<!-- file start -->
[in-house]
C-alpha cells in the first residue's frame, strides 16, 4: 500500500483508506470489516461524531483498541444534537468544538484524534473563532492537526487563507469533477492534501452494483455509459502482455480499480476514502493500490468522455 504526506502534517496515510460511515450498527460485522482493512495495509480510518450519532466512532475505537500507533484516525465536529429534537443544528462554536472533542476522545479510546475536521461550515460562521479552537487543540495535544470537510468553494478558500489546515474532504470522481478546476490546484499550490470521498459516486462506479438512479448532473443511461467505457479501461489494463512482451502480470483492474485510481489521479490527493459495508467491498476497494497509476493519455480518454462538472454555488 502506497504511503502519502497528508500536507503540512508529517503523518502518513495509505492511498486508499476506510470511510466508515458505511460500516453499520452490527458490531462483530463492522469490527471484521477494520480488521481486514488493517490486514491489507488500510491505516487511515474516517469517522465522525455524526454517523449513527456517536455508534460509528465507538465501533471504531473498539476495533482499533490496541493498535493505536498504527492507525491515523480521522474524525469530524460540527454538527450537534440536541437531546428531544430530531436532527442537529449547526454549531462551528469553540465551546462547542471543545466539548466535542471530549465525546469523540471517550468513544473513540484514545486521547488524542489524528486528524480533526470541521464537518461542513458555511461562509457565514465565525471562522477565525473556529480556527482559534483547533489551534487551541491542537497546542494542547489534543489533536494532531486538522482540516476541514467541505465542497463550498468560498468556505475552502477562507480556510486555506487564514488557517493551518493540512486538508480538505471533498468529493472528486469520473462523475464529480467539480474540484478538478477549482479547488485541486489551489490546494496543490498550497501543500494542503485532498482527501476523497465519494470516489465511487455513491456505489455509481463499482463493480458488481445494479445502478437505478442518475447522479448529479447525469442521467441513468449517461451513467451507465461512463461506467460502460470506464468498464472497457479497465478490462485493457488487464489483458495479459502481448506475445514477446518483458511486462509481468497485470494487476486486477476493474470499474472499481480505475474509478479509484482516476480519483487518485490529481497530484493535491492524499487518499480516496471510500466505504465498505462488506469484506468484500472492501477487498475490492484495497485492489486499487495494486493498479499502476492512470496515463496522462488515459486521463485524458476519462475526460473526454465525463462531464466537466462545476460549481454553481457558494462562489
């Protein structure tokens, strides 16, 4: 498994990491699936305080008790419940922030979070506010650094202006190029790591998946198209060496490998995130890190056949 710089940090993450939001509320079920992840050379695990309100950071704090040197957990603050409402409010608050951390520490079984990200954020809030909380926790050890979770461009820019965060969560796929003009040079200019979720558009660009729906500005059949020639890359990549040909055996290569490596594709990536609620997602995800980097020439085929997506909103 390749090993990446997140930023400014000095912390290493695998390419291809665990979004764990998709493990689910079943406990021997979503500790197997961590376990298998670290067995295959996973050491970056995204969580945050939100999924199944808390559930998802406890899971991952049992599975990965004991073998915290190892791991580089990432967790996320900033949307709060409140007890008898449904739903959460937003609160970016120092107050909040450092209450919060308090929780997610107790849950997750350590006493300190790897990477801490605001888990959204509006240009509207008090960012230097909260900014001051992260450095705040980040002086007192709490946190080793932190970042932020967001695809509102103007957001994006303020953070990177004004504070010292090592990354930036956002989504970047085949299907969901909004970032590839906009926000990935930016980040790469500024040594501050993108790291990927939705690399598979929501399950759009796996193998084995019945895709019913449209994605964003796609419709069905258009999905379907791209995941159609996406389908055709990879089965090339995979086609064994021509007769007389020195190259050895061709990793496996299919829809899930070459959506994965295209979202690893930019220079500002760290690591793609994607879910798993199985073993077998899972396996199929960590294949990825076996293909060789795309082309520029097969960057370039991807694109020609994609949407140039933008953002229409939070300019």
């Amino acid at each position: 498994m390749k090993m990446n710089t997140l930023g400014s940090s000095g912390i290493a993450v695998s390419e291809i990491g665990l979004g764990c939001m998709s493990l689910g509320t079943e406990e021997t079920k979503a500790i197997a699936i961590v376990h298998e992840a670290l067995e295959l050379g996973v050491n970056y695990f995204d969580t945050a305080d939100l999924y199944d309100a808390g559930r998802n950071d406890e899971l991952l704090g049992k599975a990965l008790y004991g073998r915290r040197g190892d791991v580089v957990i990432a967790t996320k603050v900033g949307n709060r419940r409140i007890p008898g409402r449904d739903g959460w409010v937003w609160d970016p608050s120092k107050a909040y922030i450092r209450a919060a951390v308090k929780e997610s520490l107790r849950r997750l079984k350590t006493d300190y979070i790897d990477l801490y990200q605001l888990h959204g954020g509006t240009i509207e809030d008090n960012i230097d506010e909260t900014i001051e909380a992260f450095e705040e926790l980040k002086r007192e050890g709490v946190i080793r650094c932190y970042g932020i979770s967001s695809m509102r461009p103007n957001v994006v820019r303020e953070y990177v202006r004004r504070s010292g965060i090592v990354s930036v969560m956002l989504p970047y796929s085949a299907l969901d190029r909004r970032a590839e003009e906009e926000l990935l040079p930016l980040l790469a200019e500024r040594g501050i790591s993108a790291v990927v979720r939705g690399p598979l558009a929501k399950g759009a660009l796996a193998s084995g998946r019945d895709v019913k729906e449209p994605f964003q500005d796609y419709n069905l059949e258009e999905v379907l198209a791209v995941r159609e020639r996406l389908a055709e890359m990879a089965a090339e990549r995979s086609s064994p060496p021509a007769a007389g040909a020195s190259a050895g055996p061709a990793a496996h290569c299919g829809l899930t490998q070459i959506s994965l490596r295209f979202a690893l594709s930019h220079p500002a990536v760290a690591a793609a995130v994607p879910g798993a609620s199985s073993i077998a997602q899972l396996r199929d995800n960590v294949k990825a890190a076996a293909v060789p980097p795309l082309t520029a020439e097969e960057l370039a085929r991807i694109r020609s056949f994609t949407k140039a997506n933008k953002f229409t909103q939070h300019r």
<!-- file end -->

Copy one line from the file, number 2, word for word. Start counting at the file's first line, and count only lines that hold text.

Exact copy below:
C-alpha cells in the first residue's frame, strides 16, 4: 500500500483508506470489516461524531483498541444534537468544538484524534473563532492537526487563507469533477492534501452494483455509459502482455480499480476514502493500490468522455 504526506502534517496515510460511515450498527460485522482493512495495509480510518450519532466512532475505537500507533484516525465536529429534537443544528462554536472533542476522545479510546475536521461550515460562521479552537487543540495535544470537510468553494478558500489546515474532504470522481478546476490546484499550490470521498459516486462506479438512479448532473443511461467505457479501461489494463512482451502480470483492474485510481489521479490527493459495508467491498476497494497509476493519455480518454462538472454555488 502506497504511503502519502497528508500536507503540512508529517503523518502518513495509505492511498486508499476506510470511510466508515458505511460500516453499520452490527458490531462483530463492522469490527471484521477494520480488521481486514488493517490486514491489507488500510491505516487511515474516517469517522465522525455524526454517523449513527456517536455508534460509528465507538465501533471504531473498539476495533482499533490496541493498535493505536498504527492507525491515523480521522474524525469530524460540527454538527450537534440536541437531546428531544430530531436532527442537529449547526454549531462551528469553540465551546462547542471543545466539548466535542471530549465525546469523540471517550468513544473513540484514545486521547488524542489524528486528524480533526470541521464537518461542513458555511461562509457565514465565525471562522477565525473556529480556527482559534483547533489551534487551541491542537497546542494542547489534543489533536494532531486538522482540516476541514467541505465542497463550498468560498468556505475552502477562507480556510486555506487564514488557517493551518493540512486538508480538505471533498468529493472528486469520473462523475464529480467539480474540484478538478477549482479547488485541486489551489490546494496543490498550497501543500494542503485532498482527501476523497465519494470516489465511487455513491456505489455509481463499482463493480458488481445494479445502478437505478442518475447522479448529479447525469442521467441513468449517461451513467451507465461512463461506467460502460470506464468498464472497457479497465478490462485493457488487464489483458495479459502481448506475445514477446518483458511486462509481468497485470494487476486486477476493474470499474472499481480505475474509478479509484482516476480519483487518485490529481497530484493535491492524499487518499480516496471510500466505504465498505462488506469484506468484500472492501477487498475490492484495497485492489486499487495494486493498479499502476492512470496515463496522462488515459486521463485524458476519462475526460473526454465525463462531464466537466462545476460549481454553481457558494462562489